Russia Faces Diplomatic Fallout From U.S. Over Snowden
DAVID GREENE, HOST:
This is MORNING EDITION, from NPR News. Good morning. I'm David Greene.
RENEE MONTAGNE, HOST:
And I'm Renee Montagne.
We begin this hour with the diplomatic fallout over the Edward Snowden case. He's the former intelligence contractor who leaked details of a U.S. surveillance program. Snowden spent more than a month in a transit zone at a Moscow airport, and has now been given temporary asylum in Russia. The Obama administration is not pleased.
NPR's Michele Kelemen begins our coverage.
MICHELE KELEMEN, BYLINE: Though the U.S. and Russia have no extradition treaty between them, the Obama administration had been pressing Moscow for weeks to send Edward Snowden back to the U.S.
White House spokesman Jay Carney says Snowden is not a dissident or a whistleblower, but someone who should be tried for leaking secrets about U.S. government surveillance programs.
(SOUNDBITE OF SPEECH)
KELEMEN: He says Russia gave no advance warning of its move. Asked whether President Obama will now call off a planned September meeting with Russian President Vladimir Putin, Carney says the White House is, quote, "evaluating the utility of a summit."
There are plenty of other reasons not to meet Putin, argues David Kramer, president of Freedom House.
DAVID KRAMER: And it's everything else that's happening in Russia, which is an unprecedented crackdown on human rights and civil society and Russian opposition, the anti-gay campaign that Putin has launched. It is a long list of reasons why Barack Obama should not be going to Moscow, in my view, for a meeting with Vladimir Putin. Snowden is simply the icing on the cake.
KELEMEN: And putting off the summit is not the only thing Kramer thinks the White House should do.
KRAMER: Beyond that, Obama should indicate he has no plans to attend the Sochi Olympics next February. The athletes should participate, in my view, but Western leaders, including the American president, should not be sharing a platform with Putin during his moment of glory.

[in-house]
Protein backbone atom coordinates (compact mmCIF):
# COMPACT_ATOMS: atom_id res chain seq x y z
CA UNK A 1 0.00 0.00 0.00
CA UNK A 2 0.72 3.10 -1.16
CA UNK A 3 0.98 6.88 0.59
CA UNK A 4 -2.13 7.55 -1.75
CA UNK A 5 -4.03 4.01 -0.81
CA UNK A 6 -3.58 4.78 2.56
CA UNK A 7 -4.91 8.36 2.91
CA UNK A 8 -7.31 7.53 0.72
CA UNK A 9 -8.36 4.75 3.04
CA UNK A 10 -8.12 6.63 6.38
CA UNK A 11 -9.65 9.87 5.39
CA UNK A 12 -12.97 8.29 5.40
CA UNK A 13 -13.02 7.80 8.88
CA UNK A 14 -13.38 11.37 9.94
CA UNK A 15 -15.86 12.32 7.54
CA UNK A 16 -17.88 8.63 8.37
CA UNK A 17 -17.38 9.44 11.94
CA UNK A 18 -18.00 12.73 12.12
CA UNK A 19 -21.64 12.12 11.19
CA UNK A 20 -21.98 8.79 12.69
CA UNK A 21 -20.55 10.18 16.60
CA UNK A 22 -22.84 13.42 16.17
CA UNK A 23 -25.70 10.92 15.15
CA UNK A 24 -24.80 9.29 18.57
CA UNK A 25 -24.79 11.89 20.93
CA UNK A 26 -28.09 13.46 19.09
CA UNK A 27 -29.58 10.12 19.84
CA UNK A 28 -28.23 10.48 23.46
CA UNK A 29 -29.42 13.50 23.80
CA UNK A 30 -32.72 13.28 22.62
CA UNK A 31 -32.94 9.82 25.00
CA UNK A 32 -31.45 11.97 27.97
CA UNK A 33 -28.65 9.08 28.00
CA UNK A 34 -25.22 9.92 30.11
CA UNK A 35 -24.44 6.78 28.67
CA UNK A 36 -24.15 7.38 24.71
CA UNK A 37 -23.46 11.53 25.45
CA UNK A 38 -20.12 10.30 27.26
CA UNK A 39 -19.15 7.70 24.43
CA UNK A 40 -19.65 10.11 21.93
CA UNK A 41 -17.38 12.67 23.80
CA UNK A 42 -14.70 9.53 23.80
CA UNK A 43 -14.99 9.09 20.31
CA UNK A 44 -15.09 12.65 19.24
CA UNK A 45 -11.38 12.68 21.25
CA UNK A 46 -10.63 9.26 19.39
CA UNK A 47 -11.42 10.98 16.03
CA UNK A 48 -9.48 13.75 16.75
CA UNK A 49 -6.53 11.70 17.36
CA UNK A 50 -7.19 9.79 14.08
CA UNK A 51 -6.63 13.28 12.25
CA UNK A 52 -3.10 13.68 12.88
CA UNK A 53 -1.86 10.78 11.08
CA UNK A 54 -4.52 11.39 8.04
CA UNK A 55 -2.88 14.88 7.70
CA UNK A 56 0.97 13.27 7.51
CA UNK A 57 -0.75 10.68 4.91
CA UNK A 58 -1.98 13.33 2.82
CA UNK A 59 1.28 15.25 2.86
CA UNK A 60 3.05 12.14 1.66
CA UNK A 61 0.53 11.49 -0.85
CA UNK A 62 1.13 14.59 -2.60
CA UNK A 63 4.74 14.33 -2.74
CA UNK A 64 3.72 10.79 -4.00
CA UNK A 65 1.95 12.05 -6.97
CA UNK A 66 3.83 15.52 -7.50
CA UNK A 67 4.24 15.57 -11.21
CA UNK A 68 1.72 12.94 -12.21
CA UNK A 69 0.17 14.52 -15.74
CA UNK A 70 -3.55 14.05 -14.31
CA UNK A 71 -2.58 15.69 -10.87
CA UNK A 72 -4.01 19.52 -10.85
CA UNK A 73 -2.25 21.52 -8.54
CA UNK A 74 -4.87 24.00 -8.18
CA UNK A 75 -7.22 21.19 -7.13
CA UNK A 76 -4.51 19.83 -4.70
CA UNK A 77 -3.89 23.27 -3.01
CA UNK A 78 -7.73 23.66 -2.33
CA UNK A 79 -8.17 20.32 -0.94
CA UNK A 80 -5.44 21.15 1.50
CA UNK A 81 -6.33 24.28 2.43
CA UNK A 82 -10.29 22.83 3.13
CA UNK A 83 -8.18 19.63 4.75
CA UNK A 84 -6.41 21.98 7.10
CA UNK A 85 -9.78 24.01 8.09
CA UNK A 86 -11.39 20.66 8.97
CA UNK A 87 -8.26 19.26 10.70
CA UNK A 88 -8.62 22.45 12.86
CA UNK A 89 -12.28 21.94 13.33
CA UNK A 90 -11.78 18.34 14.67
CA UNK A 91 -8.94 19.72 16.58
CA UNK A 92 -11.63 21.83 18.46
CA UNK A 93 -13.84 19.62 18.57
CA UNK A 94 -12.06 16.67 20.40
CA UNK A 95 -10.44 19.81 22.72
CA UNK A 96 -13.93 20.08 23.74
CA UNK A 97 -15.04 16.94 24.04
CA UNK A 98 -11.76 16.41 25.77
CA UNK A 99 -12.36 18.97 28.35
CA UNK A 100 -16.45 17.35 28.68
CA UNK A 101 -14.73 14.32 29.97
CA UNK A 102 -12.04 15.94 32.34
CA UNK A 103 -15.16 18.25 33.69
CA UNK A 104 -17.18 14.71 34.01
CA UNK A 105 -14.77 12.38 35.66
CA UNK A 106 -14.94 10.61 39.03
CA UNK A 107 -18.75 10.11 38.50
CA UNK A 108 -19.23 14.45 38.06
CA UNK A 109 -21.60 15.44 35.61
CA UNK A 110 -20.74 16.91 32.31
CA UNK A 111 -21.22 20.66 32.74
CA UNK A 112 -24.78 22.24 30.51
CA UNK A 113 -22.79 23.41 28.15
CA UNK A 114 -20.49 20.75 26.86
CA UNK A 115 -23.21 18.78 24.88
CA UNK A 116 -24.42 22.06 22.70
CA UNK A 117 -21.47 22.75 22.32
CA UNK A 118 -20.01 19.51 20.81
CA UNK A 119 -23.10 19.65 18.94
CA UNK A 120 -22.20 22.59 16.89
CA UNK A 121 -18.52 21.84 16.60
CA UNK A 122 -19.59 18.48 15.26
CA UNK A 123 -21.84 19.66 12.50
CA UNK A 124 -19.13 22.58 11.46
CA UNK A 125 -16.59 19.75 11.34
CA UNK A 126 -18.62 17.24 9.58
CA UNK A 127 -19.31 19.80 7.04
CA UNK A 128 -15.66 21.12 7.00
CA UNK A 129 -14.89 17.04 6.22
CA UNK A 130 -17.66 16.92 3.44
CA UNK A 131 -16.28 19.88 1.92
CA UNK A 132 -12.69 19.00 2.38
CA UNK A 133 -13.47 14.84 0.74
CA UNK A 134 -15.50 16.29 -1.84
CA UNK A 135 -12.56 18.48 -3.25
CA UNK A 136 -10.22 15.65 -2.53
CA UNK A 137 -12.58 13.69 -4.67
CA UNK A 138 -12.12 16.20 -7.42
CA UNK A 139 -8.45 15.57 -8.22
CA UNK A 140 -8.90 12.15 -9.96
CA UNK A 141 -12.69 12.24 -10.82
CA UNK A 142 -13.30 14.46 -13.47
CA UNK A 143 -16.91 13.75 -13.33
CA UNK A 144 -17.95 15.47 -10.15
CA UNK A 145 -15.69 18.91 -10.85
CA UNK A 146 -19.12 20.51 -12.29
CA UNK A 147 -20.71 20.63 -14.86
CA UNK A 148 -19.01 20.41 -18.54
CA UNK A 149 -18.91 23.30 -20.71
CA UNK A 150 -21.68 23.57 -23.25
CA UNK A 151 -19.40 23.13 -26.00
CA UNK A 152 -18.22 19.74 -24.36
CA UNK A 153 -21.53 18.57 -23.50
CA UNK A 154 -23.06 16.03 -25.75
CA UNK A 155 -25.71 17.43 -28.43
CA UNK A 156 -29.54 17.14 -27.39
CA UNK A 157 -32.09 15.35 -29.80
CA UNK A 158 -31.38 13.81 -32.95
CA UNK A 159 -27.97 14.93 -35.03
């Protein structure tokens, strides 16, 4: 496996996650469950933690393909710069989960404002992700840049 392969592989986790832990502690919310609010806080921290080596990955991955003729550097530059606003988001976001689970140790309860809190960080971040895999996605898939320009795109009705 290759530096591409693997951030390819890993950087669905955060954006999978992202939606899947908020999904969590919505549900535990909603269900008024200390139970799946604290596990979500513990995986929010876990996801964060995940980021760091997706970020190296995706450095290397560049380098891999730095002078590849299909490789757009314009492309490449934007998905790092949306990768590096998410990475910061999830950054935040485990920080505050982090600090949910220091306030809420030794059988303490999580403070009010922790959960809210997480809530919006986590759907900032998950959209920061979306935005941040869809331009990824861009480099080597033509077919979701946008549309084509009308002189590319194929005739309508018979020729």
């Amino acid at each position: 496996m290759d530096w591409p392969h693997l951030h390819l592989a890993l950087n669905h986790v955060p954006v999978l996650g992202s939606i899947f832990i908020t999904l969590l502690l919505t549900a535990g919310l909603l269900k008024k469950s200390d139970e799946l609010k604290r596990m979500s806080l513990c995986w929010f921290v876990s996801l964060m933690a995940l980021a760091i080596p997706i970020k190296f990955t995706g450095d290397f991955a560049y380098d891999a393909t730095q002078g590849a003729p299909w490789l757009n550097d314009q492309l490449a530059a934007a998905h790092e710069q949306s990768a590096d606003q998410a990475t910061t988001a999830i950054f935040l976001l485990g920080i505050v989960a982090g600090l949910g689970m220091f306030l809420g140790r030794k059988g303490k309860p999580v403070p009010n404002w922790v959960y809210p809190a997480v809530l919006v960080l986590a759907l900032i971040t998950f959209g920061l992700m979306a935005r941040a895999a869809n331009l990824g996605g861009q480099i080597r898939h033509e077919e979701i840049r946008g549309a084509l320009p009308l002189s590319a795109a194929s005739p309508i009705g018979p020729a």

KELEMEN: Another Russia-watcher, Andrew Kuchins of the Center for Strategic and International Studies, says he wouldn't rush to respond just yet. The U.S. has plenty of other things to talk about with Putin, whether it's arms control or Iran.
ANDREW KUCHINS: You know, Putin is going to be going in a couple of weeks to meet the new Iranian leader, basically to check him out and size him up. If I'm Obama, you know, I'd want a face-to-face meeting with Putin to talk about that.
KELEMEN: As for Snowden, Kuchins says it would have been worse if the former NSA contractor had been allowed to flee to yet another country, which could have gained access to the secret computer files he reportedly has with him. At least now, Kuchins says, Snowden is out of an airport transit area.
KUCHINS: U.S. authorities have not been able to make direct contact with Snowden while he's in the transit zone. So while he's out of the transit zone, at least that is possible, and so, you know, Snowden can get a clearer idea as to what precisely, you know, would await him if he were to decide to return to the United States.
KELEMEN: Snowden and his supporters have said they don't believe he would face a fair trial in the U.S., at a time when they see the Obama administration cracking down on whistleblowers.
But if that's the case, Steven Pifer of the Brookings Institution says Russia is a strange choice for asylum.
STEVEN PIFER: If your point is to send a message about protection of Internet privacy, if you're out there to make a point for human rights, it's kind of odd that you end up in Russia.
KELEMEN: Pifer had been hoping that Moscow would let Snowden go to another country, so that his case wouldn't be a distraction in U.S.-Russian ties. But now many members of Congress are furious with Moscow, and Pifer says the political costs of a summit are rising.
PIFER: The president will get beaten up for going to Moscow and seeing Putin. The question they then have to ask is: Does that meeting then produce something that would be of value to the president to justify those political costs?
KELEMEN: The former ambassador says the U.S. wants to work with Russia on further nuclear arms reductions and economic relations. Those are issues expected to be on the agenda next week if talks go ahead as planned with Secretaries of State and Defense John Kerry and Chuck Hagel and their Russian counterparts.
Michele Kelemen, NPR News, Washington.
NPR transcripts are created on a rush deadline by Verb8tm, Inc., an NPR contractor, and produced using a proprietary transcription process developed with NPR. This text may not be in its final form and may be updated or revised in the future. Accuracy and availability may vary. The authoritative record of NPR’s programming is the audio record.